Pump Placed in Aorta Doesn't Improve Angioplasty
TUESDAY, Aug. 24 (HealthDay News) -- Patients who chose to have
a special pump placed in their heart's aorta before undergoing
procedures to open blocked arteries didn't have improved outcomes,
new research shows.
The British study included patients undergoing percutaneous
coronary intervention (PCI), which includes balloon angioplasty
and/or stent placement to open narrowed coronary arteries. The
patients had poor left ventricular function and extensive coronary
disease, which put them at increased risk for ischemia (restricted
blood flow) or arrhythmia (irregular heartbeat) during the
In these high-risk cases, an intra-aortic balloon pump (IABP) is
an option. The pump is connected to a balloon-type device that is
inserted into the descending aorta.
The study findings are published in the Aug. 25 issue of the
Journal of the American Medical Association.
"Observational studies have previously reported that elective IABP insertion may improve outcomes following high-risk PCI. To date, this assertion has not been tested in a randomized trial," study author Dr. Divaka Perera, of King's College London, and colleagues said in a news release from the journal's publisher.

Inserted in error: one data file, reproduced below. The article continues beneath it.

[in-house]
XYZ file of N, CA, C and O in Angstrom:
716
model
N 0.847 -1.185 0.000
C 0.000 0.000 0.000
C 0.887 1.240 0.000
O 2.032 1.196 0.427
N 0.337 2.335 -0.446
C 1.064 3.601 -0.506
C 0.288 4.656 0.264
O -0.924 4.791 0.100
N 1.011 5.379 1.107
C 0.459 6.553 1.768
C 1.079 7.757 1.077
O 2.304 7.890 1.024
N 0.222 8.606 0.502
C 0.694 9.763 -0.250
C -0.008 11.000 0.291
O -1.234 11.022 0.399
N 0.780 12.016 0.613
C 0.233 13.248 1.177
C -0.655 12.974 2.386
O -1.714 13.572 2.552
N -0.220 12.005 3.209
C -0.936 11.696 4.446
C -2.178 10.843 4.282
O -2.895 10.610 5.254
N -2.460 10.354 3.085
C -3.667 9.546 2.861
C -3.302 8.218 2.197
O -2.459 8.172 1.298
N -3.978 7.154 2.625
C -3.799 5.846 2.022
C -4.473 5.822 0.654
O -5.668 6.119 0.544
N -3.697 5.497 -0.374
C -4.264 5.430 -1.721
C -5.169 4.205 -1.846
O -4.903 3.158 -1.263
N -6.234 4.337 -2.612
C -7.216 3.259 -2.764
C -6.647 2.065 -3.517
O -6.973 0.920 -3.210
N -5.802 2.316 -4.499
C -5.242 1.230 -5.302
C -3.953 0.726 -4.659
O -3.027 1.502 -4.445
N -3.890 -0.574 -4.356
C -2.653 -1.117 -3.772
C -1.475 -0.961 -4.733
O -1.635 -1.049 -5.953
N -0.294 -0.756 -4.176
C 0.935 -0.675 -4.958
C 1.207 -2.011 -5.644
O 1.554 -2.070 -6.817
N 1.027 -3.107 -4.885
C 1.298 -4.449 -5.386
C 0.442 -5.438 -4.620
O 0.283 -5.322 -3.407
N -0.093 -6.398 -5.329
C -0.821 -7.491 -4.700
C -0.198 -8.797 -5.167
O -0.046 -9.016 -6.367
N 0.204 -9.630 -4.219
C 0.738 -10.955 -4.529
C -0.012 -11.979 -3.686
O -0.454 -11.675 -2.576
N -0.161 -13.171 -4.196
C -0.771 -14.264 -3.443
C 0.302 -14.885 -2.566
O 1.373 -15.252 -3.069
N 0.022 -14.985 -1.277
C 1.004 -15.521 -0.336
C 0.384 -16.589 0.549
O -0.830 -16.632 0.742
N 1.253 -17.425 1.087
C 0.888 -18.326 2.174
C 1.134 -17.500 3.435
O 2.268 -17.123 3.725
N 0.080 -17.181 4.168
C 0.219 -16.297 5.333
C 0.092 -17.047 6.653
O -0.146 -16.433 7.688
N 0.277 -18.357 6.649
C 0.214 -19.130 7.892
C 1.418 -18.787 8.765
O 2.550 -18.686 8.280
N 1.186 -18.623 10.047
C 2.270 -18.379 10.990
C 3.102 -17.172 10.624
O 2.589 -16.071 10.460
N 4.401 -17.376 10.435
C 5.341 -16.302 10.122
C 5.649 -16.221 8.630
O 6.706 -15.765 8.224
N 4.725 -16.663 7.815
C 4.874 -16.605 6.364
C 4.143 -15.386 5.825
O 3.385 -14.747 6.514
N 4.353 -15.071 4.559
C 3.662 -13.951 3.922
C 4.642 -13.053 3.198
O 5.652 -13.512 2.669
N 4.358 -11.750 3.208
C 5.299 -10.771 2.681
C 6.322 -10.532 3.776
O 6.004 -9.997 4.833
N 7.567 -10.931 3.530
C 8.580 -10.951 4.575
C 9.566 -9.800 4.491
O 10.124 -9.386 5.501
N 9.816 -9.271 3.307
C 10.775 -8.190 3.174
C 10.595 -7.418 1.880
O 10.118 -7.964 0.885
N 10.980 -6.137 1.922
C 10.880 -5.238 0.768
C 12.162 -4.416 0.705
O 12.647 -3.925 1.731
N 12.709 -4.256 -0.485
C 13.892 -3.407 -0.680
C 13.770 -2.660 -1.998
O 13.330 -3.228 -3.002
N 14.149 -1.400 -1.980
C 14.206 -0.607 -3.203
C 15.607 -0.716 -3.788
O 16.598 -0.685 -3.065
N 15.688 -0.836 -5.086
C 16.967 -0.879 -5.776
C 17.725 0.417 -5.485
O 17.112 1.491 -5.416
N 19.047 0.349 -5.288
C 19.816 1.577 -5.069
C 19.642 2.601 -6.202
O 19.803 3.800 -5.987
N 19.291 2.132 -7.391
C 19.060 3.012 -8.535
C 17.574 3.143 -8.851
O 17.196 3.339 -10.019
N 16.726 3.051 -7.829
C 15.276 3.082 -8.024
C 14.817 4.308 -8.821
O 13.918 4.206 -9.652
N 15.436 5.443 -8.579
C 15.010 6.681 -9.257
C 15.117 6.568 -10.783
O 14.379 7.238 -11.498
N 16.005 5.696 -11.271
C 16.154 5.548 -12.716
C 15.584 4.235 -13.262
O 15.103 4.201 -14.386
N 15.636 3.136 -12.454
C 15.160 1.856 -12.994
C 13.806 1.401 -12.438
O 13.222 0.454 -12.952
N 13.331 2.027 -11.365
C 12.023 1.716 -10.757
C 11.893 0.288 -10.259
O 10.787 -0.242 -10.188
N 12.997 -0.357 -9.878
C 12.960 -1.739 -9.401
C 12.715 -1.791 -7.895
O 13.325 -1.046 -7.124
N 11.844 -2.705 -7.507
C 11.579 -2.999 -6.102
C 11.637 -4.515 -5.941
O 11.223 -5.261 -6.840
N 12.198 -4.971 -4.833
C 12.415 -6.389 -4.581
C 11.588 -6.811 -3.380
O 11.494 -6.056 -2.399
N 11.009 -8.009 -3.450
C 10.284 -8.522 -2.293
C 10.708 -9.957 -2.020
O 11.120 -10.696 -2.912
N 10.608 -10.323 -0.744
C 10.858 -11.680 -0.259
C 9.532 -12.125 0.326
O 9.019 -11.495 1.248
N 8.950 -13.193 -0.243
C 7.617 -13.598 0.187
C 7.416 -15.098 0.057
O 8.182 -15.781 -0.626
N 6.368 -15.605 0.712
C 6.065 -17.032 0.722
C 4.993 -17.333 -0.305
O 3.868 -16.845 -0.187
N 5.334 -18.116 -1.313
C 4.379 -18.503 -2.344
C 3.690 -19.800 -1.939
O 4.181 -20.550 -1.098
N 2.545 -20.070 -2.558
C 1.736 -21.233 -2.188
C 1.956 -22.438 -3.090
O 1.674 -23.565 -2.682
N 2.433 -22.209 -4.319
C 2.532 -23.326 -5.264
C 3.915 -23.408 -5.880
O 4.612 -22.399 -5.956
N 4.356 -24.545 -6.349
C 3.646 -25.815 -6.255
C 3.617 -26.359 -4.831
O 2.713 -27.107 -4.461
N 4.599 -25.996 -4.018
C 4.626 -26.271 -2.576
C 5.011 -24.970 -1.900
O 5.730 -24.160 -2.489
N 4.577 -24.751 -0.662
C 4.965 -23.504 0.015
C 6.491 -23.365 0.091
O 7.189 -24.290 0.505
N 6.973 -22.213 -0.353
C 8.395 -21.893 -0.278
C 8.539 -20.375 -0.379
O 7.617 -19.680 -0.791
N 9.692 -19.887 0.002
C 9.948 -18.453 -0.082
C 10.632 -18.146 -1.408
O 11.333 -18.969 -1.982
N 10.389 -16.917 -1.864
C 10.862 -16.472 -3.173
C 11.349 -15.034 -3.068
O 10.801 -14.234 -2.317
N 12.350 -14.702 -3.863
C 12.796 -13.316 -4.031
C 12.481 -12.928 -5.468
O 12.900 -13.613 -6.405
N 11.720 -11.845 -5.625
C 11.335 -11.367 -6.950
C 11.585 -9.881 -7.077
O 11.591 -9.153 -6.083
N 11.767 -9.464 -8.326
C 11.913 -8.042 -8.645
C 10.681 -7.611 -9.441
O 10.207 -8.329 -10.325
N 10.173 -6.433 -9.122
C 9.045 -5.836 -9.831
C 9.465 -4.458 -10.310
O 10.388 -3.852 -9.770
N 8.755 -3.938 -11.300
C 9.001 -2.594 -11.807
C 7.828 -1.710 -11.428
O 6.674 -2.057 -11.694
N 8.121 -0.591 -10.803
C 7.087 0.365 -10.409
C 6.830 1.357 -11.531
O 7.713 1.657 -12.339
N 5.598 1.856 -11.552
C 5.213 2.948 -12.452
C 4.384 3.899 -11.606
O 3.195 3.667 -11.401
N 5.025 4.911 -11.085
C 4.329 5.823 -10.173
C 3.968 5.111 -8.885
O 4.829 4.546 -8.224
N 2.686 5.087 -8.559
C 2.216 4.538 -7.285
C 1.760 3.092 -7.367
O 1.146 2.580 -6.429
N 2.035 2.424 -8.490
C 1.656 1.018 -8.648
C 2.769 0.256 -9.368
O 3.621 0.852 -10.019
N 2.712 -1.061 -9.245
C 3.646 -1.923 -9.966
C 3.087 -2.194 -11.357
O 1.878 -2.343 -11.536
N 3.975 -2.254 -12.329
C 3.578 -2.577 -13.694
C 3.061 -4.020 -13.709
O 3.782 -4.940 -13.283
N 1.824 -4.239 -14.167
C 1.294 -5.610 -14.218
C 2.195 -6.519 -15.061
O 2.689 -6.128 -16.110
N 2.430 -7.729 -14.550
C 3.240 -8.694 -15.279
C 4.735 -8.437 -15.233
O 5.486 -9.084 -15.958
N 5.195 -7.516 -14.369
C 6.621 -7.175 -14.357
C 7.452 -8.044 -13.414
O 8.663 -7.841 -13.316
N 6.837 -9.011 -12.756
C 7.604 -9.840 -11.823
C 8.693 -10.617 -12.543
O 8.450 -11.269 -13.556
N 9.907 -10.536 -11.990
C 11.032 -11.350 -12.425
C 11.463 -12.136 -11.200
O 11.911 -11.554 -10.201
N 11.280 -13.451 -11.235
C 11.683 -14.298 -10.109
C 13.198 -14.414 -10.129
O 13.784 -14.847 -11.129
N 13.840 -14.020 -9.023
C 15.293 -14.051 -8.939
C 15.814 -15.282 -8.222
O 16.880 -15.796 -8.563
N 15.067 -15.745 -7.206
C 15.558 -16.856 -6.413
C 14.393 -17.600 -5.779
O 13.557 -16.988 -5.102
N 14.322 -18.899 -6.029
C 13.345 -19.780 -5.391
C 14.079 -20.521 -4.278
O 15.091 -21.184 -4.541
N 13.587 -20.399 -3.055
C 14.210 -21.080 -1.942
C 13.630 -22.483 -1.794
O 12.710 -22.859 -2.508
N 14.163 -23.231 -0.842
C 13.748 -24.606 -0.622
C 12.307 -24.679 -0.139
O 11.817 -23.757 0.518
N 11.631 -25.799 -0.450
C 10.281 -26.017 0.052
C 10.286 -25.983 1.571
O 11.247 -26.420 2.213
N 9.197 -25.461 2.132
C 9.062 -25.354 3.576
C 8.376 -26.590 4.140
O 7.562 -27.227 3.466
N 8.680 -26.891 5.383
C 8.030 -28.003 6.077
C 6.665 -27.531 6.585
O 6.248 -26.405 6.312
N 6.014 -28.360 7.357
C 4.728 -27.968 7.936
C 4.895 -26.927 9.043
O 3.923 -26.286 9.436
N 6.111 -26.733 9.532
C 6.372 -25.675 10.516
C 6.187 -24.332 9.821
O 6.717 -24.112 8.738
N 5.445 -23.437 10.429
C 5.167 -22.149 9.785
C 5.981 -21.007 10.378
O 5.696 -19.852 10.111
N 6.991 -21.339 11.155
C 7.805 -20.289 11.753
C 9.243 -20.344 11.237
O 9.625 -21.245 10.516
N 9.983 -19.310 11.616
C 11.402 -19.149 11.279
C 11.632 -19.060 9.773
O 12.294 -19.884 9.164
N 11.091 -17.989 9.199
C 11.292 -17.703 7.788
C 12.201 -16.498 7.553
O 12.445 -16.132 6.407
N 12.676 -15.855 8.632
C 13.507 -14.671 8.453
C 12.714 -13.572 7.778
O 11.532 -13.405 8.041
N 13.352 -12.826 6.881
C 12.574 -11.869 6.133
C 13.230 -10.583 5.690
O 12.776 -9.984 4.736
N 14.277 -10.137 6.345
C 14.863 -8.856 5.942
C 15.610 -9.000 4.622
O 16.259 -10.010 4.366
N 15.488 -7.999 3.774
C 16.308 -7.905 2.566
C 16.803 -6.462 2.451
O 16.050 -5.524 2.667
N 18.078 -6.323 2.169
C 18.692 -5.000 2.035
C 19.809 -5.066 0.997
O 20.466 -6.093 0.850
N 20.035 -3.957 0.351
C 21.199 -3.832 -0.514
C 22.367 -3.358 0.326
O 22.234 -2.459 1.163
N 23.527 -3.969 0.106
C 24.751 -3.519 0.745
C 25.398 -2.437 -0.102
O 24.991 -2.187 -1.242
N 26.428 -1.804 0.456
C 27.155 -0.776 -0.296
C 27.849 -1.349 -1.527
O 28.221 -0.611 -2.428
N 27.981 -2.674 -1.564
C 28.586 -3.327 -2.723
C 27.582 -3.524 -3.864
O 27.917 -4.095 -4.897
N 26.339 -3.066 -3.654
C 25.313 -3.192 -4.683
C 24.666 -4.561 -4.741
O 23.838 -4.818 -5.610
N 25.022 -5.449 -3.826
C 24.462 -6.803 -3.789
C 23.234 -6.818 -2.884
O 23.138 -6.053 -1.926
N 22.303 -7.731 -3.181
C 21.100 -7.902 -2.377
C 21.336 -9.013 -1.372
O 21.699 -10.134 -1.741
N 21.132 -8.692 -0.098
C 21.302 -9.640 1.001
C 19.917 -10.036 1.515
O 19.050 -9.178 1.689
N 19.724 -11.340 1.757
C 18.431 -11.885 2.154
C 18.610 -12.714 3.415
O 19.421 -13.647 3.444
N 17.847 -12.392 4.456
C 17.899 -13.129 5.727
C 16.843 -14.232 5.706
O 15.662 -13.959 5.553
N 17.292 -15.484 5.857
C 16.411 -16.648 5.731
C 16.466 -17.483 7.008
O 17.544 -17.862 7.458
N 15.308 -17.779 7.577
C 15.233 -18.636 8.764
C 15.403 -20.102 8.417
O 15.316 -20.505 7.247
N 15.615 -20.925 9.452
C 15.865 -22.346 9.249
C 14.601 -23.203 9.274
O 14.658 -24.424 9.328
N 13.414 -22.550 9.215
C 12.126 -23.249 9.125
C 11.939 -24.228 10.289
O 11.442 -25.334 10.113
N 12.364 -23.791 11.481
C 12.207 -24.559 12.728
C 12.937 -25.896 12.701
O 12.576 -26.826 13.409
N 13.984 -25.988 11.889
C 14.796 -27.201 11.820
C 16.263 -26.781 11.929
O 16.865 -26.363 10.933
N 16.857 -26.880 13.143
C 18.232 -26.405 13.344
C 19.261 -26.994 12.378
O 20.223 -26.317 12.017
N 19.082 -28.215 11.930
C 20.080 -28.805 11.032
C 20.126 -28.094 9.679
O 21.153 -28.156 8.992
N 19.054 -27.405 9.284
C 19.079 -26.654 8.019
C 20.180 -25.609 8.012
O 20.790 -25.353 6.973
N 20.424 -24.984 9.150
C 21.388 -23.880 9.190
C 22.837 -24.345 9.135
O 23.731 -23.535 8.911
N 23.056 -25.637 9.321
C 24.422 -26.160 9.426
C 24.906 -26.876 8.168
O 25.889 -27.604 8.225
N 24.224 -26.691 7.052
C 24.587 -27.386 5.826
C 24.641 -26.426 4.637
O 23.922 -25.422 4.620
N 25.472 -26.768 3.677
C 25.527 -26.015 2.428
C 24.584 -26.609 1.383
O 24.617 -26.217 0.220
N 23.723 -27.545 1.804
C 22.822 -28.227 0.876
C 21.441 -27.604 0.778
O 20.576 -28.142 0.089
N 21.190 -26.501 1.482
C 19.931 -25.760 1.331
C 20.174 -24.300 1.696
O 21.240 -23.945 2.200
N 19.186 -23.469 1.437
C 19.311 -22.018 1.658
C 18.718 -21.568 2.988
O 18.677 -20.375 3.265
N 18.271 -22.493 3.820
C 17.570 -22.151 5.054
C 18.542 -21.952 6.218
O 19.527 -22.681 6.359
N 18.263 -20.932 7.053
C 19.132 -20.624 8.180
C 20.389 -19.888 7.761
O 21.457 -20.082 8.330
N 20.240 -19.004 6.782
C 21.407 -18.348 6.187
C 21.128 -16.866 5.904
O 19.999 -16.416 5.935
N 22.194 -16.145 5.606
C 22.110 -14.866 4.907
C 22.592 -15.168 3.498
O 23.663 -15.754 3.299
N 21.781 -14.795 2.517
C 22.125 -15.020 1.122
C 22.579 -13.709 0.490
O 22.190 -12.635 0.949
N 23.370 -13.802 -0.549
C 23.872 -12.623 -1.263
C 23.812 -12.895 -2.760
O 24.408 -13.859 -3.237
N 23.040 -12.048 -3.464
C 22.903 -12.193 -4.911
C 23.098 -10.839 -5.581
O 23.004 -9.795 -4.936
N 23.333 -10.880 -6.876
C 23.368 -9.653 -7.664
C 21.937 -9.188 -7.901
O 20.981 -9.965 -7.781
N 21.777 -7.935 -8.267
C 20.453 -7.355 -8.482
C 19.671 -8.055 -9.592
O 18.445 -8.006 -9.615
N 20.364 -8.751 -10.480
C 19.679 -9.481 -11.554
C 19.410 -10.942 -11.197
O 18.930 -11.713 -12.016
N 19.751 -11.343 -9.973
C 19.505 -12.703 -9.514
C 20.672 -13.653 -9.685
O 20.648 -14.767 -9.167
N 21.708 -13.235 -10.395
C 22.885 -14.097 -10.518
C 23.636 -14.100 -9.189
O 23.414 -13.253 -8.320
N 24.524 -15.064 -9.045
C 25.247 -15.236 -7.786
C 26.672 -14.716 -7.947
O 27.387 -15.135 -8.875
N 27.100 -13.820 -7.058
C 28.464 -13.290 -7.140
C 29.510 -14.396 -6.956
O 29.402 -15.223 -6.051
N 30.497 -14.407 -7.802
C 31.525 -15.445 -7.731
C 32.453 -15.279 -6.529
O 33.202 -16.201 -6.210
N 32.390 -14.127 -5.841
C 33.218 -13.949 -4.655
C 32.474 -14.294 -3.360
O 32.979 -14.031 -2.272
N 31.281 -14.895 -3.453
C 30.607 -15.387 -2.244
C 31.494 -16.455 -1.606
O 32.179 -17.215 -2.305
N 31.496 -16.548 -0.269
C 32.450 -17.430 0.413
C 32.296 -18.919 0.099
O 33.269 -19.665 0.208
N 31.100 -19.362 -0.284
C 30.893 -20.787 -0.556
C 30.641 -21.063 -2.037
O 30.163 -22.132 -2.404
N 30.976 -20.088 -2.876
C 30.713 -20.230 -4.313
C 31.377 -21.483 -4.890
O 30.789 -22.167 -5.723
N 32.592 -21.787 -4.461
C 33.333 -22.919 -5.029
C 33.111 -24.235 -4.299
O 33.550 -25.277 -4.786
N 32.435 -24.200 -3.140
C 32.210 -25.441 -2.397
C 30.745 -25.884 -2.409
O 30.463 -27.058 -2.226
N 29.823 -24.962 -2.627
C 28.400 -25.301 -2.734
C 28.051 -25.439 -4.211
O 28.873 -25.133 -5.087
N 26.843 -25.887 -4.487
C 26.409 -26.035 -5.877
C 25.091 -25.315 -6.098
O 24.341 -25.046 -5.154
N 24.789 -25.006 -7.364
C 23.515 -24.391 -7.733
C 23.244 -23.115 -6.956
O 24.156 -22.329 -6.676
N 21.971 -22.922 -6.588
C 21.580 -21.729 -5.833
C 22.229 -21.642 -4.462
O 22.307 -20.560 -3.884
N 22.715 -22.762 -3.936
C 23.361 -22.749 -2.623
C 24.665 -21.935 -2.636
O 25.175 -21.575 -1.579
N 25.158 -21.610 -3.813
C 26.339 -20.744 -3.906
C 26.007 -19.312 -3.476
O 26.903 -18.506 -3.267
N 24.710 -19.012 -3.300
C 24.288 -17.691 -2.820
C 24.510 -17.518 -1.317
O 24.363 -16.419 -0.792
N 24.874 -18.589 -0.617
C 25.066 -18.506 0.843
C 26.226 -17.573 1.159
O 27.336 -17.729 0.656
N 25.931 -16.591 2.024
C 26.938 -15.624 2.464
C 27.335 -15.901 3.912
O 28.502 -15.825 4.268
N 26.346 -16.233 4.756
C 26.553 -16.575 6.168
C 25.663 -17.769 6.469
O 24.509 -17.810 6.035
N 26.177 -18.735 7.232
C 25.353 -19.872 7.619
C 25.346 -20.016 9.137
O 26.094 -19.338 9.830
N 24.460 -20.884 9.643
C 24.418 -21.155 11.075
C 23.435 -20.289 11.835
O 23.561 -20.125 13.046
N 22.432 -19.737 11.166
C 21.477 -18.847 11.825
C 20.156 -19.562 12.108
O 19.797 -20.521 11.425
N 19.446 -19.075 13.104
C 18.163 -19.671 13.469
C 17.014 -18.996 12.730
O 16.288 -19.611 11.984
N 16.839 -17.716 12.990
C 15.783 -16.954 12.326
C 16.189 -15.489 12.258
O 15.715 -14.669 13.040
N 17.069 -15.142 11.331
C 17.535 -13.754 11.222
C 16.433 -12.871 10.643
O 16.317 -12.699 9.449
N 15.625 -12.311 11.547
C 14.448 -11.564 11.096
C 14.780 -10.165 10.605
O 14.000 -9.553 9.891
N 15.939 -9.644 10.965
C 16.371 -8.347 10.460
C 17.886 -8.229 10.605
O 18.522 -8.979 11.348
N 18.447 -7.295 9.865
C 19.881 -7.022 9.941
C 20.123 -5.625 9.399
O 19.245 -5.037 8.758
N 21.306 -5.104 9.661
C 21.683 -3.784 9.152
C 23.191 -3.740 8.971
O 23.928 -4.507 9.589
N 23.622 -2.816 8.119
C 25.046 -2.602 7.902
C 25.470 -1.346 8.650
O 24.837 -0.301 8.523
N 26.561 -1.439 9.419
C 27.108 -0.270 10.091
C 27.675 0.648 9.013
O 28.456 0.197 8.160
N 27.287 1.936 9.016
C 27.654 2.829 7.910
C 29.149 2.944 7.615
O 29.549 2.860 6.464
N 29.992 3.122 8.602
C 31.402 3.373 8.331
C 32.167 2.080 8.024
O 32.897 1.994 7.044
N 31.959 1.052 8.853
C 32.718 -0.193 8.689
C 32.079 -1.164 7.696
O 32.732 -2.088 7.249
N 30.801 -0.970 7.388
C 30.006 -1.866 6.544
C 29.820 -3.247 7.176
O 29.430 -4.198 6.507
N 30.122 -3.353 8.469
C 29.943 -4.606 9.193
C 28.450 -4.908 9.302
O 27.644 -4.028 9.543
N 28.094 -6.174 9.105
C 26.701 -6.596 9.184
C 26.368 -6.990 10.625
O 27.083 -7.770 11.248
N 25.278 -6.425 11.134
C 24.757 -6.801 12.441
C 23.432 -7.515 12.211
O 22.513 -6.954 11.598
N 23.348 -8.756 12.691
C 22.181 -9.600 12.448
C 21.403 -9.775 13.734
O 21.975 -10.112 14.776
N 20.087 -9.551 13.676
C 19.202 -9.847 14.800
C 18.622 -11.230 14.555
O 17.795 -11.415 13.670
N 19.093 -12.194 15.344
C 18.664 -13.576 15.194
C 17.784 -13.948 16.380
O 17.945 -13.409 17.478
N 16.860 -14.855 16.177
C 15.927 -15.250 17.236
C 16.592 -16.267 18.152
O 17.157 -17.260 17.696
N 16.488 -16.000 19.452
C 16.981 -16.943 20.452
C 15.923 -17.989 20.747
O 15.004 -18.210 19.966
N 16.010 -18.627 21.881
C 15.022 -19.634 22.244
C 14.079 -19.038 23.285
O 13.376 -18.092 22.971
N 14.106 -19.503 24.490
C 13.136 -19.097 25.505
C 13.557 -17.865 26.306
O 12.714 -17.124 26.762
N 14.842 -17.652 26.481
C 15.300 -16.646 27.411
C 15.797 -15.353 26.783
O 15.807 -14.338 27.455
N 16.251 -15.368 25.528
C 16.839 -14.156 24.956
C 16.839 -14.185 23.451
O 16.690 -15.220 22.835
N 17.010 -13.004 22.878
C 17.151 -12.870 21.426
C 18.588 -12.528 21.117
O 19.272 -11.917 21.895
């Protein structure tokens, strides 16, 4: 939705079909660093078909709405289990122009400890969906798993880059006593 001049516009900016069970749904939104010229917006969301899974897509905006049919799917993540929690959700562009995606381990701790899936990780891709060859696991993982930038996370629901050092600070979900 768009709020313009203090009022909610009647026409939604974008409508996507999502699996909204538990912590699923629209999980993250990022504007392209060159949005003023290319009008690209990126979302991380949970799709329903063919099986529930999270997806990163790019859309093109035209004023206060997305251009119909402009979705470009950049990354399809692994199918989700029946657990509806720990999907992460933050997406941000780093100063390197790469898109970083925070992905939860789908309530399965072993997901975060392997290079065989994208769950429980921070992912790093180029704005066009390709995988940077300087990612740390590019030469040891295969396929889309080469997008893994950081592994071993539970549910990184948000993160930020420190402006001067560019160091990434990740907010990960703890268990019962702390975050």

The study included 301 patients. Some opted for IABP insertion
while others decided against it. The primary outcome, which is a
measurement used to determine the effect of the intervention, was
the occurrence of a major adverse cardiac and cardiovascular event
(MACCE). MACCE is defined as death, heart attack, cerebrovascular
event or further revascularization at hospital discharge [up to 28
MACCE at hospital discharge occurred in 15.2 percent of the
patients in the pump group and 16 percent of the no-pump group. The
all-cause death rate six months after hospital discharged was 4.6
percent in the pump group and 7.4 percent in the no-pump group.
"The study did not demonstrate a difference in MACCE at hospital discharge and therefore does not support routine elective IABP insertion before high-risk PCI. However, 12 percent of patients who underwent PCI without elective IABP insertion required rescue IABP support, which highlights the importance of adopting a standby IABP strategy when undertaking high-risk PCI," the researchers concluded.
The Society for Vascular Surgery has more about
angioplasty and stenting.
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